The Legend of Gazibe of Lyndas

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The Legend of Gazibe of Lyndas tells a tale of beauty and love for mankind.

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The Legend of Gazibe of Lyndas

  1. 1. The Legend of Gazibe of Lyndas A short story by Arjan Tupan
  2. 2. This short story is licensed under the Creative Commons BY-NC-SA 3.0 license (http://creativecommons.org/licenses/by-nc-sa/3.0/). This basically means you can copy it and share it for free with friends, relatives and acquaintances as much as you like. But, you are not allowed to use it in any way to make money, unless you have written approval of the author.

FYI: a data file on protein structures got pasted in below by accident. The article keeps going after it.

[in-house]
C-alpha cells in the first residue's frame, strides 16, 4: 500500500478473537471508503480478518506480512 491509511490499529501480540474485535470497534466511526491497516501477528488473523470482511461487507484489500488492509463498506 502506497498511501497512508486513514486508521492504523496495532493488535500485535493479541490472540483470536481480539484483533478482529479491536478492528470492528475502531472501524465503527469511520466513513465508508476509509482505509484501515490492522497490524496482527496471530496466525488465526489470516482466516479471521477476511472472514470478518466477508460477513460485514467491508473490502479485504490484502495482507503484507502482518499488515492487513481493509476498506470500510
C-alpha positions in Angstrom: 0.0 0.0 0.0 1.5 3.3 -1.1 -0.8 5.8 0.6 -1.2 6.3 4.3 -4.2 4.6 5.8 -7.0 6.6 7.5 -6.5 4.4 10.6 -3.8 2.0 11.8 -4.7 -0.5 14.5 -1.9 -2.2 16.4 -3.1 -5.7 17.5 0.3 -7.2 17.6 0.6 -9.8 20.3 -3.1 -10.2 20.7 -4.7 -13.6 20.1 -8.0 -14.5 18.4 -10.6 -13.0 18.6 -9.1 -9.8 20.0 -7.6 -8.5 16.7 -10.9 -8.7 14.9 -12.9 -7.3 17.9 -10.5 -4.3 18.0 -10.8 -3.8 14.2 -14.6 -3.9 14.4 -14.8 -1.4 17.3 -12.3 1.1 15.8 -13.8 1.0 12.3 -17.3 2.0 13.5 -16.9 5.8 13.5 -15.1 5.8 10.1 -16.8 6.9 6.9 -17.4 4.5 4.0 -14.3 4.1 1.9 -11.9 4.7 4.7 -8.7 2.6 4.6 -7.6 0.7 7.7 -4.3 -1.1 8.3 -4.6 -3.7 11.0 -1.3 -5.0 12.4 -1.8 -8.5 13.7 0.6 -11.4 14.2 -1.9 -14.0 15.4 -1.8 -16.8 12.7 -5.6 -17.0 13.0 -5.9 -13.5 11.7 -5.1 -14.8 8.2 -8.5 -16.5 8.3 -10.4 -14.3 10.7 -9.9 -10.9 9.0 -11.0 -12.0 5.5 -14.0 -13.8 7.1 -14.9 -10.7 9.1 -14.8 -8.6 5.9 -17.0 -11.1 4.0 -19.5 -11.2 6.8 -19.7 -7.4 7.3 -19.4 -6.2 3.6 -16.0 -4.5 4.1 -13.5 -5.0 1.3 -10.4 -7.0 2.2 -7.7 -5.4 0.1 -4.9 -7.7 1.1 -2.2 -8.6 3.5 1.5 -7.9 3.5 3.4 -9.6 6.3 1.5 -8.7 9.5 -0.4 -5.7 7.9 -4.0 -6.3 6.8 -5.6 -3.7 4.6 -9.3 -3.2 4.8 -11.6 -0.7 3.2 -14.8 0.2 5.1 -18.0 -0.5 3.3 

3. 3. The Legend of Gazibe of Lyndas Somewhere in the Aegean Sea, hidden from plain sight in a naturally formed bay, lies the fisherman’s village of Lyndas. Because of it’s remoteness and natural protection, Lyndas was not much ruled by others through history. It never became an important port, but also never came under rule of foreign powers. The people of Lyndas liked it that way. Even their boats, with which they always caught enough fish to feed the villagers, never sailed with marks from their origin. So that if they were seen at sea, others would think they were from neighboring villages or countries. Because of the wars of others, sometimes they would lose a ship, but that was the price the Lyndasians were prepared to pay for their peace and anonymity. Lyndas was governed by a council of wise men and women, presided over by one chosen from their midst. This time it was the matriarch of the village. Her father had presided over the council many years before her, and her grandmother years before that. The matriarch had four daughters, the youngest of which was Gazibe. Gazibe was a very special child. From the moment she was born, it was obvious she could charm anybody. Her beautiful smile, her kind heart, her caramel light brown loving eyes, her voice of an angel; she could make the saddest man smile, the angriest man calm, and when she 3